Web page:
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Discussion Starter · #59 ·
While I was on the BRMA stand at Caulfield last Saturday I was deomstrating weathering models. I took some old style private owner wagons and some new ESW ones too for a bit of variety. I started to add the coal while I was there but I was making a hell of a mess and thought I'd betteer wait until I got home. Here are the results below.











After adding coal to all these wagons I thought I'd better add some to the tender on the loco too. The pretendy coal load in the 9f is very plasticy looking so it had to go.



The modern image ones came out quite well too however I ran out of coal after three thrall's. They take a fair amount to fill. ..and yes I did fill them up with polystyrene first.









The trouble with weathering is that once you start you pretty much have to do everything. I will have to do my Class 66 next and then gradually everything else.
 

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Discussion Starter · #66 ·
Cheers for the kind comments guys.

Yes it is real coal. I ran out half way through which is why some EWS loads are empty. I will have to have another trip to Puffing Billy to load up on some lost stuff.

Point taken about the size. I had to crush it in a bag with a hammer and some bits were a bit big. That can be sorted easily enough though.

Alastair, I know exactly the type of coal dust you refer to as my Dad used to work in a coal fired power station which used that.

I'll wait till I get more coal and finish them off.
 

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Discussion Starter · #68 ·
QUOTE (zmil @ 26 Aug 2008, 11:00) <{POST_SNAPBACK}>Hi Neil
Now I know why you have been promoted to "Railways Czar"
Inspiring work
as to the coal- You could "size" it by running it through a screen or sieve and re-crush what does not go through
a piece of expanded metal mesh or cross-checked flat grill (used in Commercial Speaker covers) will do the job
Regards Zmil
Hi Zmil,

good idea. I used to use something like that at Uni to separate out and quantify sediment of different grades.

Neil
 

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Discussion Starter · #71 ·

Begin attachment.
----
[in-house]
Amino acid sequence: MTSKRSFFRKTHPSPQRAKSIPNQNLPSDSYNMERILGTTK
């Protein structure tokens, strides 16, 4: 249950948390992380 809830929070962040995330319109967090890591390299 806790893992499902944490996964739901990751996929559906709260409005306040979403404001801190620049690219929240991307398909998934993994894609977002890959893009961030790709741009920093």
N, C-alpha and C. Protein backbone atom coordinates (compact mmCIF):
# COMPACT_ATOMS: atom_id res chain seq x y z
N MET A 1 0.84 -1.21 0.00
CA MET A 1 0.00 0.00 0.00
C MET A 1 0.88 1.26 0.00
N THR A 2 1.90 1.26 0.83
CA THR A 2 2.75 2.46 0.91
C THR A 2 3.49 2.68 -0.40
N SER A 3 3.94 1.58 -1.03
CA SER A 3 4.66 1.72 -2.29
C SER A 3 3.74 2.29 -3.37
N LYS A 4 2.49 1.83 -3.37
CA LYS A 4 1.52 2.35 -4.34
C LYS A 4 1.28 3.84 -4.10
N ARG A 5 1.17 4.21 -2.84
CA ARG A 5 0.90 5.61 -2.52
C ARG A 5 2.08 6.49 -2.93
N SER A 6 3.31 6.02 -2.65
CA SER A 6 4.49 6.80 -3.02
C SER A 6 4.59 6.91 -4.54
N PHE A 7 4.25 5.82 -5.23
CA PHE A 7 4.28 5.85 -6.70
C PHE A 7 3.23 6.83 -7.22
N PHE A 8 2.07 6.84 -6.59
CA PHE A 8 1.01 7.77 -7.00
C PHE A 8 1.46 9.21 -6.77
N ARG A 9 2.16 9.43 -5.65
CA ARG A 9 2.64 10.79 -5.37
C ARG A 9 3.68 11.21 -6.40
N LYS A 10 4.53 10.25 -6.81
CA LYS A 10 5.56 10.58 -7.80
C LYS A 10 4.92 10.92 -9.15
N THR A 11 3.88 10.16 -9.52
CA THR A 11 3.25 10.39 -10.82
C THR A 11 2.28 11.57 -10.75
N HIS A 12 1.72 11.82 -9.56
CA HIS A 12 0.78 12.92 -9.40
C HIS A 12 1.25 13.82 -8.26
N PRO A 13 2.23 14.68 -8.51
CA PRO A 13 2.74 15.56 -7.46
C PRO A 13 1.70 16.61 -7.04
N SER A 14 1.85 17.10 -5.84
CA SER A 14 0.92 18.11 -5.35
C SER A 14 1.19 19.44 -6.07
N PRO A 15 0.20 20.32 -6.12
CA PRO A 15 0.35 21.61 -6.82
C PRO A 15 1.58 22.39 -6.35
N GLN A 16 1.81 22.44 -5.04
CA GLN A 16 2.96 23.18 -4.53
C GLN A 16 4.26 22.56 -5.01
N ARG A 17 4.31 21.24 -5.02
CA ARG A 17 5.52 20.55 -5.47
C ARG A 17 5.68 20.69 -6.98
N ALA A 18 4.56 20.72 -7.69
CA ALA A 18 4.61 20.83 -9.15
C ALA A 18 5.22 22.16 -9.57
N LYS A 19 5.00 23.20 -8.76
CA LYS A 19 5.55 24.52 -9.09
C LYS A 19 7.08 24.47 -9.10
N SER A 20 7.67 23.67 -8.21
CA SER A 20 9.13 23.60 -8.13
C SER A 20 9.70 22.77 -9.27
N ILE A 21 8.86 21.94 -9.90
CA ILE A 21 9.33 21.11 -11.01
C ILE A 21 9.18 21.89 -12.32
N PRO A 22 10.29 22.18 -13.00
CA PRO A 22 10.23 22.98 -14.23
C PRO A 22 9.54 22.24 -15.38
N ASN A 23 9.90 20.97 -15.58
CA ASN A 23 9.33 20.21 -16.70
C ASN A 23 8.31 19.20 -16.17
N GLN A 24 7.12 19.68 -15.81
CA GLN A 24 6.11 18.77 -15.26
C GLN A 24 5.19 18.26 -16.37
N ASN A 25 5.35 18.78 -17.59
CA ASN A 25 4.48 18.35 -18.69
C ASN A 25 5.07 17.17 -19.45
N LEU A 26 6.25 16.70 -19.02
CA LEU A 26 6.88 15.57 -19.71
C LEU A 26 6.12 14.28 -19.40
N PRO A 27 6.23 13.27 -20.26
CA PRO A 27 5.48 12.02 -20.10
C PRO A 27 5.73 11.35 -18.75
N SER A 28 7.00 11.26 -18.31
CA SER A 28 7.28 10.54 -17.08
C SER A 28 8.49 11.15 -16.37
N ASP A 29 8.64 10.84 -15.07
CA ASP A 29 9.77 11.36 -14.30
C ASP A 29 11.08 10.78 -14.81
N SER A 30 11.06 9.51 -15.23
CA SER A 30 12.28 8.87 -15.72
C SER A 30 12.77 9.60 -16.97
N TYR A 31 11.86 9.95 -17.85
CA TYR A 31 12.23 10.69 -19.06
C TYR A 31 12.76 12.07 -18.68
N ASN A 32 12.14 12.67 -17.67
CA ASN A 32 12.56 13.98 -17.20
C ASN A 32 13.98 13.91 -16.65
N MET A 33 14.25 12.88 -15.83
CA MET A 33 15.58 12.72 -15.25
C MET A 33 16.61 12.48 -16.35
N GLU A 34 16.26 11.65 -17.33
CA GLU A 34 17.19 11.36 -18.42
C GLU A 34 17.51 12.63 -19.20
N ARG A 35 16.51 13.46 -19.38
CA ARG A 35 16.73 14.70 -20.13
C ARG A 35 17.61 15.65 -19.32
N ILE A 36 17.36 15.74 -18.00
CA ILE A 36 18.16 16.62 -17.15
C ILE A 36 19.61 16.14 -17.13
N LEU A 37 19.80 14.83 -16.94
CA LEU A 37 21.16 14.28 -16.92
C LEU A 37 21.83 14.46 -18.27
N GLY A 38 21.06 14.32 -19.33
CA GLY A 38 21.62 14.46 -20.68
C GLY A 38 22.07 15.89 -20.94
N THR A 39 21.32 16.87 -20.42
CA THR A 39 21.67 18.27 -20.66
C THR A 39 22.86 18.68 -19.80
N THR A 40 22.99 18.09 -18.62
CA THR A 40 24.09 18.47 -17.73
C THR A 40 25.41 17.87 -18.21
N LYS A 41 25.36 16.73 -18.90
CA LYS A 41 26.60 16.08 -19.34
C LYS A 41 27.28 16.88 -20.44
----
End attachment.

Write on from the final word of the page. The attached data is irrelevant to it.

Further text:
QUOTE (BRITHO @ 27 Aug 2008, 02:17) <{POST_SNAPBACK}>Was that discussing - I thought you were telling me that I had to weather approximately 100 wagons (once we've acquired the airbrush etc) after I've painted enough figures to populate about 60 coaches...............................


Seriously though a fine selection of nicely dirtied four wheelers.

Regards
That certainly will keep you busy for a while!
 

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Discussion Starter · #76 ·
QUOTE (pedromorgan @ 27 Aug 2008, 19:25) <{POST_SNAPBACK}>nice work neil. plasterboard could be an interesting way to get that (please dont take this the wrong way!!) imperfect look of older buildings.

Peter

Yes Peter, That was my thoughts behind it. Buildings like these are stone built from random sized blocks and then painted over. I think the plasterboard gives that impression well.

Neil
 

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Discussion Starter · #77 ·
Time for an update on my workbench. Most of my work recently has been on my layout however today I did have to create a scenic item on my workbench first before fitting it to my layout. I have started work on the rear section of my layout which is a Scottish Highland scene. I have two backdrops of differring heights and needed something to partition them. I initially did this cliff face however I thought it a bit too flat.



I then decided to model it on a real cliff face to see if that would improve it. The cliff was to be made from plasterboard however this can be a bit two dimensional when used for large items. I decided that three layers of ply would do the job and still fit into the allocated space of..an inch!

The cliff I am basing it on is this one from the Trotternish peninsula in Skye near the Quiraing.



This is the sheet of plasterboard with the rough outline drawn. One metre long.



These are the sheets cut to size before assembly.



Here they are assembled with a first coat of coloured stain.



Some basic scenics added.



From here I have to fit it to my layout so suppose I had better continue over on the "on my layout thread".
 

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Discussion Starter · #82 ·
In order to complete my raised station I wanted to contrsuct a station building which was unique. My first choice was for a West Highland Swiss chalet style building however due to restrictions of size this wasn't going to be possible. I then perused the stations on the Kyle line to see what was on offer there. The Plockton station took my fancy as I have been there a couple of times and have passed through it more often. The station is mainly wood and as I have plenty of wood left over from my ship building days decided to proceed with this.

Armed with a bunch of photographs, some card, several strips of wood and a tool kit I set off to contruct an interpretation of Plockton station as it was in the early nineties.



First step was to collect dimension and put them down on card to act as a base for the model.



Next step was to vertically plank it. There are thin strips of wood which run vertically which I was unable to do with wood due to the inability to cut wood that fine so I used twine run through PVA.



Looks shocking at this point doesn't it? It does improve. Next step was to do the doors and windows. I also slapped a bit of paint on.



Next step was to add pillars. There are five of these at the front of the building supporting the canopy. These are made from carved hardwood at the top and bottom and a plastic cylinder in the middle.



Next step was to attach the pillars.